On the pleasures and sorrows of cataloguing 19th century sheet music

One of our on-going projects at the moment is to finish cataloguing the Bridge Memorial Library, the historic library of what was Trinity College of Music. Most of the collection was catalogued as part of a major project several years ago and is searchable online via the Jerwood Library catalogue, but there are a few odds and strays left over.

Here’s a case in point:

Les hirondelles de Félicien David: variations brillantes pour piano, op.5 / par Henri Streich.

Les hirondelles de Félicien David: variations brillantes pour piano, op.5 / par Henri Streich.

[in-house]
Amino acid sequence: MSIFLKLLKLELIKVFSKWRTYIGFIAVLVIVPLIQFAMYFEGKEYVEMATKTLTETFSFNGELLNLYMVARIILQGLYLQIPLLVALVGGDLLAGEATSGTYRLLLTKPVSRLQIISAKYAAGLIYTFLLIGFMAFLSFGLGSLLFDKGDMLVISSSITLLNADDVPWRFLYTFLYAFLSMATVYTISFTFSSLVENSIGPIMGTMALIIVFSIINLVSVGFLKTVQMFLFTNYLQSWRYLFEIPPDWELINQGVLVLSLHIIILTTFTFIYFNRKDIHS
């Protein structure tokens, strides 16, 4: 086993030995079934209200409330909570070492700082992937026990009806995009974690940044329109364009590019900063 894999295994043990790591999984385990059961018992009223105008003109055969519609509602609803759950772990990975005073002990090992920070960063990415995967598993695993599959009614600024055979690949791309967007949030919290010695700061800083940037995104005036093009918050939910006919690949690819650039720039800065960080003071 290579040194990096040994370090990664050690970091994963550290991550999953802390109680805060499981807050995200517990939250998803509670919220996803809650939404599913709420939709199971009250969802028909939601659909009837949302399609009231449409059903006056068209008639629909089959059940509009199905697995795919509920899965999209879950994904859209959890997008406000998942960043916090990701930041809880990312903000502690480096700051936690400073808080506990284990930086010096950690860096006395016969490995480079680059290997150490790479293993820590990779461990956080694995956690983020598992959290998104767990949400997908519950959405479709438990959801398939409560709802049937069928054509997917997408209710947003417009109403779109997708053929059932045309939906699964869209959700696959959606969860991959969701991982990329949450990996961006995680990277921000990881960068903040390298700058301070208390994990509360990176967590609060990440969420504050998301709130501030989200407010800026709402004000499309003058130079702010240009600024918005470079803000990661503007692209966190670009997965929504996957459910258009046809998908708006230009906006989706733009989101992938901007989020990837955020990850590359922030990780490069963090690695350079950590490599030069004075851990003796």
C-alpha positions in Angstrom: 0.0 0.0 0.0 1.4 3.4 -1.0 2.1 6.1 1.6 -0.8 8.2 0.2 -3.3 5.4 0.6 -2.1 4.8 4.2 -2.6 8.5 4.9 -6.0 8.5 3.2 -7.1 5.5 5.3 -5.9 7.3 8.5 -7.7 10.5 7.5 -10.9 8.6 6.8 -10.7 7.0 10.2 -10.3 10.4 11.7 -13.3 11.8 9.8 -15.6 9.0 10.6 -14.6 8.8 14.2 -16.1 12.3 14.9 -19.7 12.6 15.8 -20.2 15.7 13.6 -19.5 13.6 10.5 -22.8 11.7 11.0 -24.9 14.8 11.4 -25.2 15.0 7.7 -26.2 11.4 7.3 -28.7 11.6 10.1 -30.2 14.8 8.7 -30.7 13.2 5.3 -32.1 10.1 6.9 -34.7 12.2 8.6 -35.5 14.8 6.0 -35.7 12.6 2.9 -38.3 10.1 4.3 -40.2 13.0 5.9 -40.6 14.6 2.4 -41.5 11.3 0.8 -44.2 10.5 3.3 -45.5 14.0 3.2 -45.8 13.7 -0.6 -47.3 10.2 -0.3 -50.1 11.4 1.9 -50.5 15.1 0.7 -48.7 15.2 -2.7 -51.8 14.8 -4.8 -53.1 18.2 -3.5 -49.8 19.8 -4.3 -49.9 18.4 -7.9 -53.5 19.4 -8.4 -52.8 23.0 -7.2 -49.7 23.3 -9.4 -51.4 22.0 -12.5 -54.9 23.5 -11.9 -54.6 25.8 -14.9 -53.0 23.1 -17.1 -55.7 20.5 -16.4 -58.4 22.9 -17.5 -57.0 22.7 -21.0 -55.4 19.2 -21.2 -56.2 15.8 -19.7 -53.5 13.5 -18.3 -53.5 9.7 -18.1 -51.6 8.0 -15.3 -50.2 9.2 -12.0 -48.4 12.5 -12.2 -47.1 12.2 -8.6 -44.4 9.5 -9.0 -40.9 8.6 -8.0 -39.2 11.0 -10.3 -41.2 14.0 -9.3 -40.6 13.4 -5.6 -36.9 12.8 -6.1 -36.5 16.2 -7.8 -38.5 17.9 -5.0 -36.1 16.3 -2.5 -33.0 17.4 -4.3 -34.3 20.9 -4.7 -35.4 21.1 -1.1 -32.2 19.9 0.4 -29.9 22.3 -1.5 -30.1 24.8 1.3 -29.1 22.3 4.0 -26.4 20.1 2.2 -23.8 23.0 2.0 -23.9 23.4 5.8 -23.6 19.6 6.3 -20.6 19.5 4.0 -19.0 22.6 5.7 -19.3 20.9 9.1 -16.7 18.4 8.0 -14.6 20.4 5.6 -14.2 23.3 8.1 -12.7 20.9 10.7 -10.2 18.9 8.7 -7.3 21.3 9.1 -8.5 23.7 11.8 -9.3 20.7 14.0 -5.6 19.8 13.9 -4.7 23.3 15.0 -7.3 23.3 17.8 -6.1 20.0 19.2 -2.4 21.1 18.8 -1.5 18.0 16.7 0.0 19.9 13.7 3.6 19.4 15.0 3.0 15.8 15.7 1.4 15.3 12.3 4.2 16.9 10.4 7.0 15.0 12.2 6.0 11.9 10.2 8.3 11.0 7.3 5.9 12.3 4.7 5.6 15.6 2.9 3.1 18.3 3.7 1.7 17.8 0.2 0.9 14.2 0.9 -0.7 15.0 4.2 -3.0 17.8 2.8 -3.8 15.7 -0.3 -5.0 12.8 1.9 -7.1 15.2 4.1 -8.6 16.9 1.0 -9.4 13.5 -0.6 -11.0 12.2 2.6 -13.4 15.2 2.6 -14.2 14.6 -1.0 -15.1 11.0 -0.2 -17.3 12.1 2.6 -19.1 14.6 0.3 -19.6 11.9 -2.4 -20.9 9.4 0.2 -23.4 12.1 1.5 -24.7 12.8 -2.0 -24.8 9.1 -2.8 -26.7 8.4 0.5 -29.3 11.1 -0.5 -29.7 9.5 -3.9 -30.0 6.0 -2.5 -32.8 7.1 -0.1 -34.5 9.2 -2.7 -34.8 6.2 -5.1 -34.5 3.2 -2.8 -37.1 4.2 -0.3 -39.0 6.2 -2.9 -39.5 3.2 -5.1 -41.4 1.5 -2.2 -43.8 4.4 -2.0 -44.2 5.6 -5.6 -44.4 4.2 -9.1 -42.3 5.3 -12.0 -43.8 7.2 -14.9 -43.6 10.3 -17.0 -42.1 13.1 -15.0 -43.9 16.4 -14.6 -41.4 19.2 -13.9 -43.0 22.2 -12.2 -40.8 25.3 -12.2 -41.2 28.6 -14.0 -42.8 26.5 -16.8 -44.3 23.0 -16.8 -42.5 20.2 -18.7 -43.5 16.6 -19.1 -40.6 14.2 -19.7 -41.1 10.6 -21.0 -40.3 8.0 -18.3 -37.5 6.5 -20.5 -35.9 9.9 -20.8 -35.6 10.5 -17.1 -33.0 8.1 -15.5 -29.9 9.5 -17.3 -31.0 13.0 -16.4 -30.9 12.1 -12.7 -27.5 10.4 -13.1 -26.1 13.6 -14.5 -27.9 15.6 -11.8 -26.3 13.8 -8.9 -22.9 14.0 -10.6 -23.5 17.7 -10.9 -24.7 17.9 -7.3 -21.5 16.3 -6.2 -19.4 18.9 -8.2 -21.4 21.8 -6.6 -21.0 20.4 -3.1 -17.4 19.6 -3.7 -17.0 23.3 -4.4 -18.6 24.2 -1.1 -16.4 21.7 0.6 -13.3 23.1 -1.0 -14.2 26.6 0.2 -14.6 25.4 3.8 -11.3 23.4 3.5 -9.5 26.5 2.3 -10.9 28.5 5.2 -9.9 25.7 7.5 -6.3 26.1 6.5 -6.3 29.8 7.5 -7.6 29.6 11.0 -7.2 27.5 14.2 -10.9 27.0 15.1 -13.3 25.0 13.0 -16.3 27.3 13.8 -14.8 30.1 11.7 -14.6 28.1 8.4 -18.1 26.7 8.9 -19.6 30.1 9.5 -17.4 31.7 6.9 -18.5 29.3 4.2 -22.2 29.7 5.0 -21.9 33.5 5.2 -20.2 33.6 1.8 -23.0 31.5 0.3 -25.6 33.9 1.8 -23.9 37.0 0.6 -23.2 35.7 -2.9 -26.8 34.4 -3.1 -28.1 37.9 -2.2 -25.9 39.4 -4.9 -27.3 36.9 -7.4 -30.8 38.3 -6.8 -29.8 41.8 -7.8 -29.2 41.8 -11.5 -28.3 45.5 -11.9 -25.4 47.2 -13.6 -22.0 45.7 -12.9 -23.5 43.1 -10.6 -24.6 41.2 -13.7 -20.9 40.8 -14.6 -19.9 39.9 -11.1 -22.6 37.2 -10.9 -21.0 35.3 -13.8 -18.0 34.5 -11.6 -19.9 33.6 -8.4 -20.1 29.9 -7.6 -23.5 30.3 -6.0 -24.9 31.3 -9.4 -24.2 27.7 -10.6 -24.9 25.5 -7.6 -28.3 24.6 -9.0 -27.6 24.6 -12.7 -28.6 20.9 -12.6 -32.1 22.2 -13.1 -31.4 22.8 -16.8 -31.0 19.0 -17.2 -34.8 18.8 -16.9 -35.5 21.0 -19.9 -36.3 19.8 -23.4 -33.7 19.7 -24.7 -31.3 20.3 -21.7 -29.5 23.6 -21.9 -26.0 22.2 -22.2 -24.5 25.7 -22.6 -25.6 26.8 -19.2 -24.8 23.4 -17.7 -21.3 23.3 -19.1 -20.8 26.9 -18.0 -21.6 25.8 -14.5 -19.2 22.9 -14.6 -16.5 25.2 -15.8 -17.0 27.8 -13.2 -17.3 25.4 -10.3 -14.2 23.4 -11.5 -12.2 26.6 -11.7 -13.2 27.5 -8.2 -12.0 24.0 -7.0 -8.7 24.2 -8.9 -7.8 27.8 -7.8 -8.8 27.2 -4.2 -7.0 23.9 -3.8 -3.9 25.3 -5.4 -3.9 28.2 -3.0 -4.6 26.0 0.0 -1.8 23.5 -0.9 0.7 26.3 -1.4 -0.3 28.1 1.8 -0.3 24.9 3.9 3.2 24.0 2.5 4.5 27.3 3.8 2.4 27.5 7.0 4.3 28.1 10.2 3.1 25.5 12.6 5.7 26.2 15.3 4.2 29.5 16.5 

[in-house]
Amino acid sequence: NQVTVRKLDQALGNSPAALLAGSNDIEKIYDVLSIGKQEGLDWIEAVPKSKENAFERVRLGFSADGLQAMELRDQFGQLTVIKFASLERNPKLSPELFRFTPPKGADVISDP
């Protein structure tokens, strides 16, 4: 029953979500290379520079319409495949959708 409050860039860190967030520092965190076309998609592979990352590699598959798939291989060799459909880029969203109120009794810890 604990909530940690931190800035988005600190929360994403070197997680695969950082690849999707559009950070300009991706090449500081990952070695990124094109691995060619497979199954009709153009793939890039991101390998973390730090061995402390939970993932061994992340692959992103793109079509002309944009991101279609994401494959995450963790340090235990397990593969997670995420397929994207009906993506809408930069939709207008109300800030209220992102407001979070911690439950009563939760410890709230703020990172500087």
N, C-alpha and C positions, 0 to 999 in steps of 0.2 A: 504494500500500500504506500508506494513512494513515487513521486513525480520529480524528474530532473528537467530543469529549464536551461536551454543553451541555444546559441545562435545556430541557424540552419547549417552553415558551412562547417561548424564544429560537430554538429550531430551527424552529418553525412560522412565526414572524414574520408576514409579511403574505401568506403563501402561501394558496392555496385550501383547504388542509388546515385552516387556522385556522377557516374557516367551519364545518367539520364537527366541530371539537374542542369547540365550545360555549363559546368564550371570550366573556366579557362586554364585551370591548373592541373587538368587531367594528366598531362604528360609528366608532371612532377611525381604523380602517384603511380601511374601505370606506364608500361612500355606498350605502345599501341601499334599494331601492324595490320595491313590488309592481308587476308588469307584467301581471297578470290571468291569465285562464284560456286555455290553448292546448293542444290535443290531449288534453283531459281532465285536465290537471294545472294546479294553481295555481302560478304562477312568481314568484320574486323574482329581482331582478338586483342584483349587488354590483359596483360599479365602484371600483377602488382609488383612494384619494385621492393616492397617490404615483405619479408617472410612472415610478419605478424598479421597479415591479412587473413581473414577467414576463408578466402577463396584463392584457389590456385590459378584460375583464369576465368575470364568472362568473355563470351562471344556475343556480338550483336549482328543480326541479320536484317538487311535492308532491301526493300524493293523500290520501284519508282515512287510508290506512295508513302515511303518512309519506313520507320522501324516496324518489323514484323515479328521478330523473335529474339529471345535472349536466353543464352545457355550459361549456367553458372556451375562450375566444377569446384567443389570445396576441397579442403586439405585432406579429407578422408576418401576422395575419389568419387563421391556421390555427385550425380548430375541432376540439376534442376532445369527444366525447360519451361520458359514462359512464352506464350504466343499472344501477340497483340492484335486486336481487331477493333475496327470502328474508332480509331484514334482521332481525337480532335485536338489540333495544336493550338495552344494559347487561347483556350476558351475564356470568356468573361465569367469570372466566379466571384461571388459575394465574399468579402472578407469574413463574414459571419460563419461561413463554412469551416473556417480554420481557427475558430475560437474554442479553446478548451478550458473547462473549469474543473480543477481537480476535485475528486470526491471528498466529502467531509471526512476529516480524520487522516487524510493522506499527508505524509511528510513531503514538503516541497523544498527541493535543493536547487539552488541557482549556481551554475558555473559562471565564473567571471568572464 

On the outside this volume is rather unprepossessing. It’s not in great condition: the front board is missing, the back board is loose, there are some torn pages and it’s rather filthy. And the first item – a little-known piano arrangement by a little-known composer – doesn’t give much away. In fact it’s what we know in library circles as a ‘bound-with’ – lots of different items of sheet music all published separately and then bound together. This particular volume contains 25 items of piano music from the mid-nineteenth century.

Cataloguing these things can be extremely time-consuming. Not only are there a lot of different items to describe but the music tends to be obscure and the title pages not very helpful (no dates of publication for example). Most of the composers in this volume are now long-forgotten and not represented in standard reference works – Jacques Herz, Theodore Oesten, H. W. Goodban, Theodor Döhler, Wenzel Plachy to name just a few.